“The new album was received quite well. As you know, we experimented a lot on the last two CD's. So as a result some people were feeling a negative vibe when we announced 'Darkness And Hope' and told us that this album might not be very successful. But it turned out to be quite successful: a lot of the old fans seem to be liking it and the press has been very enthusiastic. I've been doing interviews for a month and a half and the response to 'Darkness And Hope' has been overwhelming.”
Did the success surprise you?
“I don't think that surprise is the right word, but it certainly was good to learn that people liked it. In the past we've tried to make every album an unique experience and that inspired numerous emotions from people, ranging from conditional love to unconditional hate. With 'Darkness And Hope' we've tried to do a very pure album and judging by the people's reactions our fans feel the same. It is no exaggeration that we had very high expectations from this album: when we were mixing the album we were already hoping for a good reception because we felt that we had recorded a great album. But this goes for every form of art: from the moment the artist finishes his product there's a form of anxiety from his side to know the impact of it on his audience. On this album we've tried to balance the different elements from our past and we will be pleased as artists when the album receives recognition in its own way.”
How does this album fit in with the Moonspell-story?
“Well, on each album we have a certain story to tell and each Moonspell-album has had its own concept and identity. This identity come spontaneously when we are laying out the basic plans for every album. Because we never start from scratch when we write the music, we always arrange a meeting first where we share our different conceptual ideas. When we finally have laid out that concept we start focussing on reaching a certain goal and which goal that is depends on the story that we are going to tell. In the end every Moonspell-album is born out of a craving to tell a certain story. That's is the common link between our albums. So even though we've written very different records in the past they all share the same essence. They all have the same class, elegance and power. Those three words in my opinion reflect what Moonspell stands for.”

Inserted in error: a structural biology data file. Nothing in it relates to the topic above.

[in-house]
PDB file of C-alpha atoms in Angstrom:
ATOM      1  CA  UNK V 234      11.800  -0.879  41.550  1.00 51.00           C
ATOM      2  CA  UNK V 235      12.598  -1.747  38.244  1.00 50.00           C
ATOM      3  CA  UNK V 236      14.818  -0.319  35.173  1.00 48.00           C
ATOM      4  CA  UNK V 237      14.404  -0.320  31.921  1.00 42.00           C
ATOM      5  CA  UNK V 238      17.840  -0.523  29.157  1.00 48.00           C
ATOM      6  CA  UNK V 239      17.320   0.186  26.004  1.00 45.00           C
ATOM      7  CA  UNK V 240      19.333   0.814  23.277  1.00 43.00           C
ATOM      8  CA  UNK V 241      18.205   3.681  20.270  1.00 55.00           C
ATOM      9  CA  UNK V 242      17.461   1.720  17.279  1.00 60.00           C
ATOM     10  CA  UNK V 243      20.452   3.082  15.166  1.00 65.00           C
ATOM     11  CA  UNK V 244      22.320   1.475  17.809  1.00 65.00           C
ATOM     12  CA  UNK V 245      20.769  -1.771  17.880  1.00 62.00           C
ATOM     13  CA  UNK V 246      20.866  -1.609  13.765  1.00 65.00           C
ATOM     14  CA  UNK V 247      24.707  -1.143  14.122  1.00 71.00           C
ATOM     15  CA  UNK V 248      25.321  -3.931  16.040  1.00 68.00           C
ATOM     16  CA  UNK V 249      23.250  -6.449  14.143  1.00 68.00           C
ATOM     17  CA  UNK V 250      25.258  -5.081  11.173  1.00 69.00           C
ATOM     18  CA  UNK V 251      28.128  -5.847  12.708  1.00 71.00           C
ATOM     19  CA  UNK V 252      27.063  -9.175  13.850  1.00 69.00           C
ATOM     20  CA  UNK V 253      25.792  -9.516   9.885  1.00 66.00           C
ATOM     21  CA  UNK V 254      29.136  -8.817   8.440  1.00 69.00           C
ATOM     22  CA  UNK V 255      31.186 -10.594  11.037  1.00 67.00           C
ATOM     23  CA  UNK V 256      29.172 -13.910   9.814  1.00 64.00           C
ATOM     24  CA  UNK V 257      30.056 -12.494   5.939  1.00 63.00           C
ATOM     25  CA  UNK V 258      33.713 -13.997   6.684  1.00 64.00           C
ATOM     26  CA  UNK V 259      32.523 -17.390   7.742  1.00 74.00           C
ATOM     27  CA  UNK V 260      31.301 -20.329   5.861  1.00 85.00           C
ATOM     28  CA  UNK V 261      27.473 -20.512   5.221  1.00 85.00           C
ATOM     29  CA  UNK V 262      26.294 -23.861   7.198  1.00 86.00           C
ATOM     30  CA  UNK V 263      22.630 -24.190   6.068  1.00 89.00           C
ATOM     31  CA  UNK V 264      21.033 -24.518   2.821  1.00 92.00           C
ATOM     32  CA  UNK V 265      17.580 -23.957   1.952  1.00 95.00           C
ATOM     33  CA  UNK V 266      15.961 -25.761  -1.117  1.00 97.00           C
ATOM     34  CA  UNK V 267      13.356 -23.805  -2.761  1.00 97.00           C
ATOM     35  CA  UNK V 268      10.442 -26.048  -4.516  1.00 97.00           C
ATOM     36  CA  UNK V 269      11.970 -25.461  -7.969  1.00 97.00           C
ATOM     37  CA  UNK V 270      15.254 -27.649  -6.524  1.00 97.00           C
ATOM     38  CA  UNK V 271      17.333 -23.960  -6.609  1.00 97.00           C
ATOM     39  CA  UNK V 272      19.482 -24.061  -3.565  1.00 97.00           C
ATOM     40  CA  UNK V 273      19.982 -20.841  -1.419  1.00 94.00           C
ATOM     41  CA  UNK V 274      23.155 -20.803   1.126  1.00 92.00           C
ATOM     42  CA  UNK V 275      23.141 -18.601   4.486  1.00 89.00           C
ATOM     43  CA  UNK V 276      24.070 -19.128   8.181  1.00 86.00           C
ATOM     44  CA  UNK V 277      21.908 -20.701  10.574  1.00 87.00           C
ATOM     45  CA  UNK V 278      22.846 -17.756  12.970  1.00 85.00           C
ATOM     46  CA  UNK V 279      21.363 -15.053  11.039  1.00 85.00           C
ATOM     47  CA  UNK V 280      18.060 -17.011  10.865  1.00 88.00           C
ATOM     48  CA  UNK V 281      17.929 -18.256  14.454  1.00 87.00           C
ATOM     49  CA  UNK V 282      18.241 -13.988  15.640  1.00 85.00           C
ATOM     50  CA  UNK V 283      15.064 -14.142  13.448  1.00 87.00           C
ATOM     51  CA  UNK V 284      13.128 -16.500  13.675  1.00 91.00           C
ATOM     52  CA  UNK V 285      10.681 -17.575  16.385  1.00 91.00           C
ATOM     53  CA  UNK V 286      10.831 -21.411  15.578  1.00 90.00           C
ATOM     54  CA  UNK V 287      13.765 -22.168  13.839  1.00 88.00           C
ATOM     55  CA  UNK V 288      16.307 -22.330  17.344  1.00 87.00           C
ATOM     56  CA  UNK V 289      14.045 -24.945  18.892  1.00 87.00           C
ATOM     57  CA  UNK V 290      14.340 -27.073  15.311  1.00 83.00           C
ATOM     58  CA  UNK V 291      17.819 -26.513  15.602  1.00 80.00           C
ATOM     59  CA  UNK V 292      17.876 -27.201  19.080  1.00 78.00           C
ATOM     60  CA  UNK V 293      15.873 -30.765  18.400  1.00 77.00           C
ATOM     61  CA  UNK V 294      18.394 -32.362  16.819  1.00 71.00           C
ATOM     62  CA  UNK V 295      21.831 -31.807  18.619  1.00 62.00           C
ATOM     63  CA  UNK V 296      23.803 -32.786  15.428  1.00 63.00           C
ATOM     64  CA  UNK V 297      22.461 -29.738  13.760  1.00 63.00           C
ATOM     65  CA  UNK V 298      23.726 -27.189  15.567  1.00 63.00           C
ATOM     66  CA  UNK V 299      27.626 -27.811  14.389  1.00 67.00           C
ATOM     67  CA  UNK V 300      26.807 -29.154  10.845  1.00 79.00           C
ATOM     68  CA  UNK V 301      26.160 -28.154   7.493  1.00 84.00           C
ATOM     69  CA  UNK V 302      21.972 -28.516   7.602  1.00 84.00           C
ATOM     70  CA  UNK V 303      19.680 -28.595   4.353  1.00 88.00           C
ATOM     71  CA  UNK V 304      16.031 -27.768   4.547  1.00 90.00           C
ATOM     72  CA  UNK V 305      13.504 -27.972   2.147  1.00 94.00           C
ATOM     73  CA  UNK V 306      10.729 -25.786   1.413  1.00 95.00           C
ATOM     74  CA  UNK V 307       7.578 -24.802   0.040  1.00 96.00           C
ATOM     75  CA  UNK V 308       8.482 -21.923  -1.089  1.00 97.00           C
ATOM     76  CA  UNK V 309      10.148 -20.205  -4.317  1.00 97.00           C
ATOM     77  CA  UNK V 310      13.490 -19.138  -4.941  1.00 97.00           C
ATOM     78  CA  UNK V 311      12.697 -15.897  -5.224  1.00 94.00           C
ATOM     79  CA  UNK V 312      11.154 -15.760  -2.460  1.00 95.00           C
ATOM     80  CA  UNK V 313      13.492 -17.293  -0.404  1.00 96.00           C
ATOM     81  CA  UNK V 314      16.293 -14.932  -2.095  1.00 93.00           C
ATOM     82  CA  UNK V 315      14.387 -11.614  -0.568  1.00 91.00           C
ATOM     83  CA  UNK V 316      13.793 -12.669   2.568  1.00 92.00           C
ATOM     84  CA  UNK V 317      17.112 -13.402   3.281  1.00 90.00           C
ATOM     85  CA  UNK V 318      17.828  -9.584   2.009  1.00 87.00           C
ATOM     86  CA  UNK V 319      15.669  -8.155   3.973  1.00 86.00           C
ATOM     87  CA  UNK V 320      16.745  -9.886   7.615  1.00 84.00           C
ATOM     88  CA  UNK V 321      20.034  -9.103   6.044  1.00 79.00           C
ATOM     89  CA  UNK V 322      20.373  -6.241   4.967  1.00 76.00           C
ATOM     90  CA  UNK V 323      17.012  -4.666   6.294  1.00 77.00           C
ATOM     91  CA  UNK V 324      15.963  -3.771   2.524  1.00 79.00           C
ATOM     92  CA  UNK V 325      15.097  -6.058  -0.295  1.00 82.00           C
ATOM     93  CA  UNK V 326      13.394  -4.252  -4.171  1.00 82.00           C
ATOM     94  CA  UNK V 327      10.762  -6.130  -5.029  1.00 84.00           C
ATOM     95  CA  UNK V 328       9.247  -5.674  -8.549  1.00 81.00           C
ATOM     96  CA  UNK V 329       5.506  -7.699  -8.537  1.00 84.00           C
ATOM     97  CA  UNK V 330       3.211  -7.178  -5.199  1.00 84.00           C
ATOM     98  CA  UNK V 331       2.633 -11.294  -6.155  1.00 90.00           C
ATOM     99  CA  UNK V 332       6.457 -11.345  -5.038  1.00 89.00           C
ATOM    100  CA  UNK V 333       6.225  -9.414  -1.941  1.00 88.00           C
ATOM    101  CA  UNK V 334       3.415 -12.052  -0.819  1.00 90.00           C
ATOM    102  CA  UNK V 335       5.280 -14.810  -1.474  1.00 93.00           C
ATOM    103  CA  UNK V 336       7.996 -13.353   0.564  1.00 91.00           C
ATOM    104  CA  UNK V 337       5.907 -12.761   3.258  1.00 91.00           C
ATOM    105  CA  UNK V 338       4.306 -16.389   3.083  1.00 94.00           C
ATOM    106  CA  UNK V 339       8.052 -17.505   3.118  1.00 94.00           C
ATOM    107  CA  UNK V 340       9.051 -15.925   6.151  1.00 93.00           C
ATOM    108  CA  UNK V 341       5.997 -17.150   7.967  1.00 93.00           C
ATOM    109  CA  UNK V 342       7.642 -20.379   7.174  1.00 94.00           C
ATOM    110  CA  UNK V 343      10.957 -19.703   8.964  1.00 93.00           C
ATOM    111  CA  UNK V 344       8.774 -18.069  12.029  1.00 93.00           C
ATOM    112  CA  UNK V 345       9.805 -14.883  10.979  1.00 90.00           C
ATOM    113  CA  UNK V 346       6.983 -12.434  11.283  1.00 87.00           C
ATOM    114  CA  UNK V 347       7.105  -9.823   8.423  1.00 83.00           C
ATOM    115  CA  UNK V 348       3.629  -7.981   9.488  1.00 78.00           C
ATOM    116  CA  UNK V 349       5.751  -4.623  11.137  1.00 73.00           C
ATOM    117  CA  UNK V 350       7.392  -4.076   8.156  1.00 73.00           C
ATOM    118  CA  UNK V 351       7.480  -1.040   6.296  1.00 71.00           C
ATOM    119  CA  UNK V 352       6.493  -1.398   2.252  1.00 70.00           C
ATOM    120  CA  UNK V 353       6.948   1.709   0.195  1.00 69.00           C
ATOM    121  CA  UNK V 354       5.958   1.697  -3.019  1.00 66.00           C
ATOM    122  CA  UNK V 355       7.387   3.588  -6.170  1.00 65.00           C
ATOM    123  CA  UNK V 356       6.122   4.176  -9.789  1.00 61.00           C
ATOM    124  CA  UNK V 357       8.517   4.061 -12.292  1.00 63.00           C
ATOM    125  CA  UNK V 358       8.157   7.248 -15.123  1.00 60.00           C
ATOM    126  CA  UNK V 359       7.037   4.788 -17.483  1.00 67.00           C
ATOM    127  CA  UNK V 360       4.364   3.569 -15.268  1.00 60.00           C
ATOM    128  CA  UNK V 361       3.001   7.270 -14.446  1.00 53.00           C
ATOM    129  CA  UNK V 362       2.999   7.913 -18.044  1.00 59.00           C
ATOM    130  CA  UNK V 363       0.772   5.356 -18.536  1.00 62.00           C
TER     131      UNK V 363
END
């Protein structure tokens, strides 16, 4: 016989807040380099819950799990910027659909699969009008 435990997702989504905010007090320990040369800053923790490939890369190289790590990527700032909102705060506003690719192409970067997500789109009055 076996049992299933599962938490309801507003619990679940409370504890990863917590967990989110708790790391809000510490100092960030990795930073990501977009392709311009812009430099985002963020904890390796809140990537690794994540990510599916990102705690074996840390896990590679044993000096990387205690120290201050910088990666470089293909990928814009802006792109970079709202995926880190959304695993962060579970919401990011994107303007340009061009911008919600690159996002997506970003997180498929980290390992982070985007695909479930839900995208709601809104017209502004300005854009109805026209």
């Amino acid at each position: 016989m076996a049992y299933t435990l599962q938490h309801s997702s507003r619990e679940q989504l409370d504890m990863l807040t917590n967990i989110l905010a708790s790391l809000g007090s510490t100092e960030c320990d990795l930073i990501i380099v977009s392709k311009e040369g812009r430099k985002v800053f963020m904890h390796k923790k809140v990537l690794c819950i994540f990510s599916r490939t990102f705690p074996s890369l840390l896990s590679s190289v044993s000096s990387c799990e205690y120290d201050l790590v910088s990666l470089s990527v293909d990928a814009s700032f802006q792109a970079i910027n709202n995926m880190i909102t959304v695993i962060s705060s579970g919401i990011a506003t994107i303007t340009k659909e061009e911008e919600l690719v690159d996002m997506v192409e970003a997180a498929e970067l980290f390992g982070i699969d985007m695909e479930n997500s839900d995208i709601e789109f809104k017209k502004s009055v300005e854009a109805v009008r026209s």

How do you look back on your previous effort, 'The Butterfly FX'?
“With Butterfly FX we wanted to do a record based on the apocalypse and that's why it had a multitude of electronic and industrial sounds. It was a good CD with a lot of experimental elements. This time we wanted to do a more spiritual record and the title of the album reflects the story that we try to tell. We came up with the name of the album before we had anything else and build up from that. We tried to create a soundtrack based on these two words, with every song telling a certain tale and in fact being a chapter in this book called 'Darkness And Hope'. Each chapter reflects the frantic, elegant peace of mind that every human being is trying to accomplish and which is reflected in these dark yet hopeful moments. With 'Darkness And Hope' we translated those feelings of decadence and optimism into a pure Moonspell-cd with dark and solid atmospheres.”
Musically, I think that this album is a mixture of 'Irreligious' and 'Sin/Pecado', with traces from 'Butterfly FX' in the rhythm section. Did you intend to go back to your roots on this album?
“Yes and no. This is our sixth release and our fifth studioalbum and we know that we've done a lot of different things in the past years. 'Wolfheart' was a very raw record inspired by Celtic Frost and Bathory, 'Irreligious' was influenced by Type O Negative, 'Sin/Pecado' was a very acoustic album and 'Butterfly FX' was unlike everything else. This time we didn't try to look for new elements elsewhere, but reflected upon our past instead. This may sound strange, but when you've incorporated every influence from the outside, you can still find new influences within yourself.”
Moonspell has never really been a band that you could easily put a label on. Why take a step back instead of forward this time?